Coastal Post Online

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November 2001

Living Without Fear Today

As a smog of fear drifts over the world today from the exhausts of sovereign nations and their flags, how can an individual go on with his/her life free of fear?

How many of us feel that we and our children are under constant threat from some form of terrorism, sneak attacks of biological and chemical weapons, possibly a suitcase delivered nuclear weapon?

Our cities, airports, reservoirs, electric generating plants, oil refineries, shipping ports, sports arenas, the list goes on, may be the next targets. As our minds go over these scenarios, we tend to feel our lives darkened by constant threat. Where can we go without fear?

What do we mean by fear? Isn't fear a survival emotion, helping us escape danger? Indeed, if we are suddenly confronted with a clear and present threat, we are well advised to avoid it. Even a likely danger, although not clear and present, is reasonably evaded.

The fear I refer to here is a very unpleasant feeling that haunts us, one we associate with a possible, but not likely, threat. One example is the fear of flying in a commercial aircraft because planes have crashed, killing all on board. The odds of dying in a plane crash are infinitely smaller than dying in our car on a trip to the next town. Our worst fears usually relate to some possible, but highly unlikely, threat. Can we live without any of such fears. If so, how?

1. Decide that you intend to live without fear, not just want to.

2. Death is nothing to fear. Although we do intend to cling to life, we all must die some time. What we face after death is a matter of personal belief.

3. We are already used to living with and ignoring most of the possible but improbable causes of death: accidents of all kinds, earthquakes, armed madmen, heart failure. We do not live in constant fear of these; then why do we live in fear of terrorist attacks-even less likely?

4. Perfect security is impossible. The government cannot possibly seal all cracks in security. In following the government's relentless pursuit of perfect security our minds keep alive the fears of terrorism. Isn't it enough to just glance at some headlines without focusing on new threats?

5. We must rid our minds of all hate for anyone. Hate and fear are different aspects of the same divisive emotion and easily change from one to the other. As Gandhi said, "Hate the sin but not the sinner." Human beings are capable of stopping hateful behavior and taking on new, kinder ways. By trying to understand why a person acts in an unpleasant way, we learn to separate the actions from the person, who has the possibility to change.

6. We need not be afraid of any nation, religion, culture, or race. We need have no fear of Fascism, Communism, or terrorism. Not one of these can harm us. All these are no more than ideas in our minds. We call them "abstractions." One who has not heard of a nation is not concerned about one. His mind is free of such fears. Human beings, not nations, religions, etc., can bring harm or help to the Human Family.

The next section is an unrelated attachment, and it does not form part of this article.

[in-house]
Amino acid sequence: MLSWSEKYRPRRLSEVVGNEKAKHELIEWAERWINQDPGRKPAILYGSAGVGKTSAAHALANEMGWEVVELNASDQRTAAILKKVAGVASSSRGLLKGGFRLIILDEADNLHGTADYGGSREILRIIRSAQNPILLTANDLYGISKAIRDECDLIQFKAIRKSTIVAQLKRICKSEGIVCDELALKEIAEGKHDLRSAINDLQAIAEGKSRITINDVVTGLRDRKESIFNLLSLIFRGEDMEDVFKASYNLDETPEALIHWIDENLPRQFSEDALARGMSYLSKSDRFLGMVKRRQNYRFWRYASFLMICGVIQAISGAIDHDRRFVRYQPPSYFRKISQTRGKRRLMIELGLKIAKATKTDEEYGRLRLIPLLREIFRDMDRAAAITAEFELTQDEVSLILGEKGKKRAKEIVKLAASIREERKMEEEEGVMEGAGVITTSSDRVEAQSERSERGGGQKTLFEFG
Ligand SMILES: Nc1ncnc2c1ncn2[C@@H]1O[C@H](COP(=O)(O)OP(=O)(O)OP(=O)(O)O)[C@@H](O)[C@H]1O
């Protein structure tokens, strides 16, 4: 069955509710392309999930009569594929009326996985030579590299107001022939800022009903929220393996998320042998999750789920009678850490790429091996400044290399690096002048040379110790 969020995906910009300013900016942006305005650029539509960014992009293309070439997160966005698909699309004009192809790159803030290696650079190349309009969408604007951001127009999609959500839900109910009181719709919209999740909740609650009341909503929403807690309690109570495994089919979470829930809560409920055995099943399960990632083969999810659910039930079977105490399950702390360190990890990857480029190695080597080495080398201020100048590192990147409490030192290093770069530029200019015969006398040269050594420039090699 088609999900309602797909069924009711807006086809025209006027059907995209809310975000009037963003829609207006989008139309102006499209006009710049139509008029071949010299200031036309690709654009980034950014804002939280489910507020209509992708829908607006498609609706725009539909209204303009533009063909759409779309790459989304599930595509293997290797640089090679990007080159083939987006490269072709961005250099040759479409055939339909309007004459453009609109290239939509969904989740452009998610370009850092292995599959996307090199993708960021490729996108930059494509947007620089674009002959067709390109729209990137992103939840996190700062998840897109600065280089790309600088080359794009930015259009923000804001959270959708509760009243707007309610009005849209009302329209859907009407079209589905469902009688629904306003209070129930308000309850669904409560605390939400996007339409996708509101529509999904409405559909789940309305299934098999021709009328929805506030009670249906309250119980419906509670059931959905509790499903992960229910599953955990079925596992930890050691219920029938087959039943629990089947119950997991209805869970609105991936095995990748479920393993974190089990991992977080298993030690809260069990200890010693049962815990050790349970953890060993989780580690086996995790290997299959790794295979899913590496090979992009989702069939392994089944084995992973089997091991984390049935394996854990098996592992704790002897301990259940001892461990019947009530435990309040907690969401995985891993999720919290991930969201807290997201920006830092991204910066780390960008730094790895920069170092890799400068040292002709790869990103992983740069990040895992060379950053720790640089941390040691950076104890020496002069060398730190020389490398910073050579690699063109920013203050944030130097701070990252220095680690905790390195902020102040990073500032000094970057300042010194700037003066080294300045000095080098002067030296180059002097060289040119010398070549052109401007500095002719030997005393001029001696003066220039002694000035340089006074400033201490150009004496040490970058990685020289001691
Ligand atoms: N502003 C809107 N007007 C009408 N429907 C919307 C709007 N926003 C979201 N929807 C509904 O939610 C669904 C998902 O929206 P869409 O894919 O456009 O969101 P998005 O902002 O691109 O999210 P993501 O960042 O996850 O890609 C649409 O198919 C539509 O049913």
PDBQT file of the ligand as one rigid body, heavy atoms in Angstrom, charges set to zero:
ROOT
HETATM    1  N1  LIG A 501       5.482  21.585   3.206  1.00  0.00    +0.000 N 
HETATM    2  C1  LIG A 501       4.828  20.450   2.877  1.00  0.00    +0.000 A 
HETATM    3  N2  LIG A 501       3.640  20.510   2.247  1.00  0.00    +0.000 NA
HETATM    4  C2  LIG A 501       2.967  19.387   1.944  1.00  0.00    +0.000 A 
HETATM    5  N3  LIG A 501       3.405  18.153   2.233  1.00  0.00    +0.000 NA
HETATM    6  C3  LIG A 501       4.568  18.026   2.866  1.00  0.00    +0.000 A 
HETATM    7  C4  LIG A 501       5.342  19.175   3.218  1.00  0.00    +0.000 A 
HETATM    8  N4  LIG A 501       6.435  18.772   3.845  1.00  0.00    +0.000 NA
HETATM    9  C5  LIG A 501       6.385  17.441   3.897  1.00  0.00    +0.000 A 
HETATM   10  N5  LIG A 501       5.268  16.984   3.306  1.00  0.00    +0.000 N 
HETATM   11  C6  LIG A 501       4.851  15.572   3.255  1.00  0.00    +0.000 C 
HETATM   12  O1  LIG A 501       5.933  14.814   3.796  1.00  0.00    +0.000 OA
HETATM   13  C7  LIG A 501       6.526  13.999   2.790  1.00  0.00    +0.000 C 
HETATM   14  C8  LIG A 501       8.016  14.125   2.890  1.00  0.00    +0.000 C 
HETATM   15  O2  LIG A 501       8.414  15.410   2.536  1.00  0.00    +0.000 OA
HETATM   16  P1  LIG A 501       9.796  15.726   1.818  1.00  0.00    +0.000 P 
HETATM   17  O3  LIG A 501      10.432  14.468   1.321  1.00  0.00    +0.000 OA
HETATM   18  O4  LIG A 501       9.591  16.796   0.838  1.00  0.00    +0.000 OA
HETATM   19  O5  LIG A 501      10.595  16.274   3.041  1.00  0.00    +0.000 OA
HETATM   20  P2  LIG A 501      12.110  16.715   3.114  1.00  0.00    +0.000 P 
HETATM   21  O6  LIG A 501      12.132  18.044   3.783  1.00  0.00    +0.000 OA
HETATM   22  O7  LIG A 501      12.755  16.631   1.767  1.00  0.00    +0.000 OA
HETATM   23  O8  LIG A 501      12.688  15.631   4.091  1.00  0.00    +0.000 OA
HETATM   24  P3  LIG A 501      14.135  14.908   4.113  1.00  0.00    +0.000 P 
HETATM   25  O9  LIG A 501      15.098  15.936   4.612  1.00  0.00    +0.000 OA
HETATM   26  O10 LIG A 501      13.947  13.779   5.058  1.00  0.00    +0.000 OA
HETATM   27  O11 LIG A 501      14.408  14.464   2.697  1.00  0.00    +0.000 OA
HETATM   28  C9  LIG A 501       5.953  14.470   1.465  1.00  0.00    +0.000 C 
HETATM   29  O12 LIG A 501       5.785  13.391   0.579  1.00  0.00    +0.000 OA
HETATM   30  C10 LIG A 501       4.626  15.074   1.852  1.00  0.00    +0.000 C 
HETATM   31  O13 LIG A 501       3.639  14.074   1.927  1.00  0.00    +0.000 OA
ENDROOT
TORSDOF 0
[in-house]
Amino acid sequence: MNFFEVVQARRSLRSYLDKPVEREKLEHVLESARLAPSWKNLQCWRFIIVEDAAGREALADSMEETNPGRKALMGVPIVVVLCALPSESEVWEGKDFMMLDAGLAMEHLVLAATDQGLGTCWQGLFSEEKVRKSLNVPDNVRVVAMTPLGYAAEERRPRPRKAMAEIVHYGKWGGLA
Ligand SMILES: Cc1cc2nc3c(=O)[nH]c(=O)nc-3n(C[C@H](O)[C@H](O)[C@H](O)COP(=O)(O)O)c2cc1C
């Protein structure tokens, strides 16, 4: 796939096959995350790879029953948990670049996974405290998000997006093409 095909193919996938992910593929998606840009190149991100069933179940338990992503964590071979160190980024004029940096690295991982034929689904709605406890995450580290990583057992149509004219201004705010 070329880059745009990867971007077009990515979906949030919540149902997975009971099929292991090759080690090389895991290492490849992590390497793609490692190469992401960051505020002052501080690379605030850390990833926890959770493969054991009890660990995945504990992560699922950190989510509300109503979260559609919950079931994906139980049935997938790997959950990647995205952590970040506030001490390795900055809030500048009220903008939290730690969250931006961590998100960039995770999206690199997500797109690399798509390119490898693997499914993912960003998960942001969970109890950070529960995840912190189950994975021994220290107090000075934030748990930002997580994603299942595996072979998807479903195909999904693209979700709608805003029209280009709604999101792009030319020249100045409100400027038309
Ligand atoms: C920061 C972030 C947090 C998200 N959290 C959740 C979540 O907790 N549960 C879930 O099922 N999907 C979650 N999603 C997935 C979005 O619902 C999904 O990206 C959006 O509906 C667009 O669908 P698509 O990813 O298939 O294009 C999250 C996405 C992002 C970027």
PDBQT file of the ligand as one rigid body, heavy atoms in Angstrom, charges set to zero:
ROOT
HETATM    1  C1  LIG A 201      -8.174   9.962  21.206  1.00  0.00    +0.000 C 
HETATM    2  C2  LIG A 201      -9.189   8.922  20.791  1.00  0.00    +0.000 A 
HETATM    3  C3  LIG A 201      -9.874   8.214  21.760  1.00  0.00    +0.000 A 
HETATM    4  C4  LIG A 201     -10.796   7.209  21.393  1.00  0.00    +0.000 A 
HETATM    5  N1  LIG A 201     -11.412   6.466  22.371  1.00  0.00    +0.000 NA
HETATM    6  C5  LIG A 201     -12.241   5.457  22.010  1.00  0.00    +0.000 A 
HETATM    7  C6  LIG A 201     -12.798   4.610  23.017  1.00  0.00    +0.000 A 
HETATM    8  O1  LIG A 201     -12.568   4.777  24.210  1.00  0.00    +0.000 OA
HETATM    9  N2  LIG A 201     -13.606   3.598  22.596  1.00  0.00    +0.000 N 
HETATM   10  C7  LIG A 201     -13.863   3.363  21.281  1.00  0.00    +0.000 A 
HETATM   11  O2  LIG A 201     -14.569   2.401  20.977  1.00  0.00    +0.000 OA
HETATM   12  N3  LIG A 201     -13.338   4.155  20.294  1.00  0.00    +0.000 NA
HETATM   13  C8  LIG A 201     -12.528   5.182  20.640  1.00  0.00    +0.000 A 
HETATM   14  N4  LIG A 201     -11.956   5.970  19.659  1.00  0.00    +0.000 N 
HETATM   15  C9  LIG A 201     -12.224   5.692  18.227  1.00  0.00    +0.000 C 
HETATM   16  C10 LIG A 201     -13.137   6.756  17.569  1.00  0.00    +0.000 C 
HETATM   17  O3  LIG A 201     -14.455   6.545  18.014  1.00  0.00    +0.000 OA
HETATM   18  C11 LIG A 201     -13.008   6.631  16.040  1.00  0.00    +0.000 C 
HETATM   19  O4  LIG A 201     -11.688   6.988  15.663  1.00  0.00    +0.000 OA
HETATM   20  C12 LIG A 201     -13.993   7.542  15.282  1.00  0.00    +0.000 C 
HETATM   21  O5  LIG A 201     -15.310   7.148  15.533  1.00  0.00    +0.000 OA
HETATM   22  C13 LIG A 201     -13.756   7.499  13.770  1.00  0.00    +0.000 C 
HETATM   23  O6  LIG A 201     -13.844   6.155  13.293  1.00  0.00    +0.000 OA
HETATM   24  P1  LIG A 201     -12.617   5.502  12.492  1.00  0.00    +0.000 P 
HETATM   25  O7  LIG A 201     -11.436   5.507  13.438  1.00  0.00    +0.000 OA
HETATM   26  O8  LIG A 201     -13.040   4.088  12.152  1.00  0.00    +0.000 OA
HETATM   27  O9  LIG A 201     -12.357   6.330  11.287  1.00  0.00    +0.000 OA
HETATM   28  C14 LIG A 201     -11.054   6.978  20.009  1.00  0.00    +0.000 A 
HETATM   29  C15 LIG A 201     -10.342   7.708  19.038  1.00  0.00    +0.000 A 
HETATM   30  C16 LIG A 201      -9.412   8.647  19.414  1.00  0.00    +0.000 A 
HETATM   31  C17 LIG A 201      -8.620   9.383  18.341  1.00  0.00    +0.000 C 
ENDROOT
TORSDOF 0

7. Avoiding fear of a nation is related to bringing faith in, or loyalty to a nation. The "nation" is unable to provide us with protection or help of any kind. There are people in every nation or religion who act to promote the well-being of their fellow-humans. It is these people, not the "nation," that are the sources of security and well-being.

8. Remembering that such caring people exist in every nation, our faith in and loyalty to such people, and to the Spirit of Caring Love that moves them, becomes a source of comfort, especially as we act to become one of them. To eliminate fear from our minds we must eliminate the useless fear of dying, eliminate the need for, and irrational faith in, the possibility of perfect security. We can live without the fear of abstractions that have no reality outside our minds.

To crowd out such fears we must gather in our minds the positive emotions of joy in (worship of ) the beautiful gift of our Earth Home. We can focus on its trees, fruits, blossoms, hills, streams, meadows, and all the myriad forms of life that inhabit them. See and hear the colors and songs of birds, the beauty and grace of creatures that swim, fly, crawl, and run.

Think of all our children in every nation, race, and creed-innocent, vulnerable, too often suffering from hunger, homelessness, loss of parents-yet hoping, reaching out, learning. Let's think of all people, of whatever age, as once children. What models can we be for our children? Are we defensive, vengeful, full of fear and hate, or are we models of caring, understanding, uplifting, healing, forgiving, embracing?

As we focus our concern on the beauty and potential harmony of all living things, and on the small part we may play in enhancing Life, where is the room for fear?

Your love for your children must be extended to your love for all children. Your opposition to harm to your children must encompass opposition to harm to any children, anywhere, for any reason.

How true the words of wisdom, "Perfect love casts out fear!"

Guy W. Meyer

 

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